Novel Deletion Mutation Identified in a Patient with Late-Onset Combined Methylmalonic Acidemia and Homocystinuria, cblC Type
Combined methylmalonic aciduria and homocystinuria, cblC type (MMACHC), is the most common inborn error of cellular vitamin B12 metabolism and is caused by mutations in the MMACHC gene. This metabolic disease results in impaired intracellular synthesis of adenosylcobalamin and methylcobalamin, coenzymes for the methylmalonyl-CoA mutase and methionine synthase enzymes, respectively. The inability to produce normal levels of these two coenzymes leads to increased concentrations of methylmalonic acid and homocysteine in plasma and urine, together with normal or decreased concentration of methionine in plasma. Here, we report a novel homozygous deletion mutation (NM_015506.2:c.392_394del) resulting in an in-frame deletion of amino acid Gln131 and late-onset disease in a 23-year-old male. The patient presented with sensory and motoric disabilities, urine and fecal incontinence, and light cognitive impairment. There was an excessive urinary excretion of methylmalonic acid and greatly elevated plasma homocysteine. The clinical symptoms and the laboratory abnormalities responded partly to treatment with hydroxycobalamin, folinic acid, methionine, and betaine. Studies on patient fibroblasts together with spectroscopic activity assays on recombinant MMACHC protein reveal that Gln131 is crucial in order to maintain enzyme activity. Furthermore, structural analyses show that Gln131 is one of only two residues making hydrogen bonds to the tail of cobalamin. Circular dichroism spectroscopy indicates that the 3D structure of the deletion mutant is folded but perturbed compared to the wild-type protein.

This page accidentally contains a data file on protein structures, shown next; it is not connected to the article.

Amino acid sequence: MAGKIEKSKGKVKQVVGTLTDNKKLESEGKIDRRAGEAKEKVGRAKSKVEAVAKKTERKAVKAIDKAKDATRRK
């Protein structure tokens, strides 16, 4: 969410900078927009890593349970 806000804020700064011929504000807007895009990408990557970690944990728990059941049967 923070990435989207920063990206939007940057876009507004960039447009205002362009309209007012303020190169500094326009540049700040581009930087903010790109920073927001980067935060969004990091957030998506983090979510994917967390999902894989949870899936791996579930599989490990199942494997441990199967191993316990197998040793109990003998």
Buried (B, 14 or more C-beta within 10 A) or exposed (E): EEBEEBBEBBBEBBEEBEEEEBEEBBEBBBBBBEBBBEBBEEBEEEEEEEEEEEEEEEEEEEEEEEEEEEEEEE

KeywordsSodium Dithionite Methylmalonic Acid Patient Fibroblast Methylmalonic Acidemia Methylcitric Acid
This work was supported by grants from University of Oslo and the Norwegian Research Council of Norway and the South-East Health Authority of Norway. B.F. was supported by a grant from Swiss National Science Foundation (320000_122568 and 31003A_138521). P.H.B. also received grants from “Legatet til Henrik Homans Minde” and “Dr. Fürst medisinske laboratoriums fond til klinisk kjemisk og klinisk fysiologisk forskning”.
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